Consent for Connected Devices Compulsory via German Telecommunications and Telemedia Data Protection Act

On 1 December 2021, the German Telecommunications and Telemedia Data Protection Act (TTDSG) came into force. This brings German law into line with European requirements. In the eco Academy webinar, Dr Jens Eckhardt explained why the TTDSG goes far beyond being a new cookie directive.

Since 1 December 2021, the TTDSG has brought together existing data protection provisions of the German Telemedia Act (TMG) and the Telecommunications Act (TKG) and aligned them to the European rules of the General Data Protection Regulation (GDPR). “An overdue step that now gives longstanding practice a different framework, but one that is not really better”, said Dr Jens Eckhardt, specialist lawyer for IT law and Board Member at EuroCloud Deutschland. “The legislators have failed to align the new rules to the GDPR in a clearly structured way”, said Eckhardt.

Conflict between the GDPR and the TTDSG remains a challenge

If the GDPR and the TTDSG clash with each other, the GDPR will in principle take precedence. “In essence, the GDPR supersedes the TTDSG, since the GDPR as an EU regulation takes precedence over national laws such as the TTDSG”, said Eckhardt. However, the regulations of the TTDSG are again based, at least in part, on an EU legal act: the so-called ePrivacy Directive. The GDPR settles the conflict by opening it up to national law (a so-called opening clause) in Article 95 of the GDPR. According to this, the German TTDSG still applies insofar as it transposes the provisions of the ePrivacy Directive. In other words, the prevailing GDPR opens itself up to regulations in national law that transpose the ePrivacy Directive. “However, the exemption for national laws only applies to regulations concerning the provision of publicly available electronic communications services in public communications networks. And it only applies if the regulations are based on the ePrivacy Directive”, said Eckhardt: “What sounds complicated is unfortunately also not so simple in practice.”

With the aim of making this simpler through two EU regulations and at the same time guaranteeing effective protection of the privacy of the data subjects, the EU is currently working on having the ePrivacy Regulation adopted. This will then supersede the data protection provisions of the TTDSG, but it is currently unclear whether and when this will come into force – in any case, it does not seem likely that it will come on stream before 2023.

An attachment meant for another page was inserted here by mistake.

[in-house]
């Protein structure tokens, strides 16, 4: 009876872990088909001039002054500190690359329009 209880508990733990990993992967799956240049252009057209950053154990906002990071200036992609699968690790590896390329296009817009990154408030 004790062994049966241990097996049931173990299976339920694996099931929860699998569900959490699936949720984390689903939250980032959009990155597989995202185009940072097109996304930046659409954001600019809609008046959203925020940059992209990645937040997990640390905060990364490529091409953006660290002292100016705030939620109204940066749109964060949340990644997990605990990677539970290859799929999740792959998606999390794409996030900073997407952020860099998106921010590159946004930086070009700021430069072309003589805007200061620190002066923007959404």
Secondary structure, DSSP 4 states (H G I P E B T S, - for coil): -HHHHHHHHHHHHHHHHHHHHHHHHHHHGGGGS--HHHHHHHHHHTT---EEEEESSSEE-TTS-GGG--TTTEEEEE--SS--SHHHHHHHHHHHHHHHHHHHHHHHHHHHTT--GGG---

TTDSG is also more than a new cookie regulation

Regardless of whether it’s to do with connected cars, smart refrigerators or smart meters: “The TTDSG goes far beyond a new cookie regulation, and not only in the telecommunications sector”, said Eckhardt. “The new regulations on access to information in terminal equipment and the storage of information in terminal equipment go far beyond the much-discussed cookie issue. The new regulation must be considered for all connected devices.” This is the case because the terminal device classification in the context of the TTDSG depends above all on whether the device is directly or indirectly connected to the interface of a public telecommunications network. Eckhardt: “Providers must therefore factor the special requirements of the TTDSG into the assessment.”

For example, it is only permissible to store information in terminal equipment if users have consented on the basis of clear and comprehensive information. The same applies when providers want to access data stored in terminal equipment. What’s different is if the access is strictly necessary: for example, to supply telemedia services that are explicitly requested by users. “In that case, no consent is required”, said Eckhardt. Those who produce smart devices must know the rules. Violations can result in fines.

TTDSG webinar for members online

Whether it’s fines, claims for damages or compensation – the list of possible sanctions is long. The TTDSG is not a completely new concept. “Rather, it extends old rules”, said Eckhardt: “Which means that nothing fundamental is changing for websites and apps.” A look at other EU countries can help, where the types of rules that the TTDSG now provides for Germany have already been longstanding for over 10 years. Eckhardt: “It just took longer for us.”

The complete German-language webinar is available for members of eco, EuroCloud or EuroCloud Native in the password-protected members+ area. Further information on the TTDSG by Dr Jens Eckhardt in the Otto Schmidt podcast.


Dr Jens Eckhardt is a specialist lawyer for information technology law as well as an ECSA Legal Auditor, Data Protection Auditor (TÜV – German Technical Inspection Association) and Compliance Officer (TÜV). He works for Derra, Meyer & Partner Rechtsanwälte PartGmbB and, since 2001, has been advising national and international companies nationwide on data protection, information technology, telecommunications and marketing.

Consent Compulsory for Connected Devices: German Telecommunications and Telemedia Data Protection Act 1
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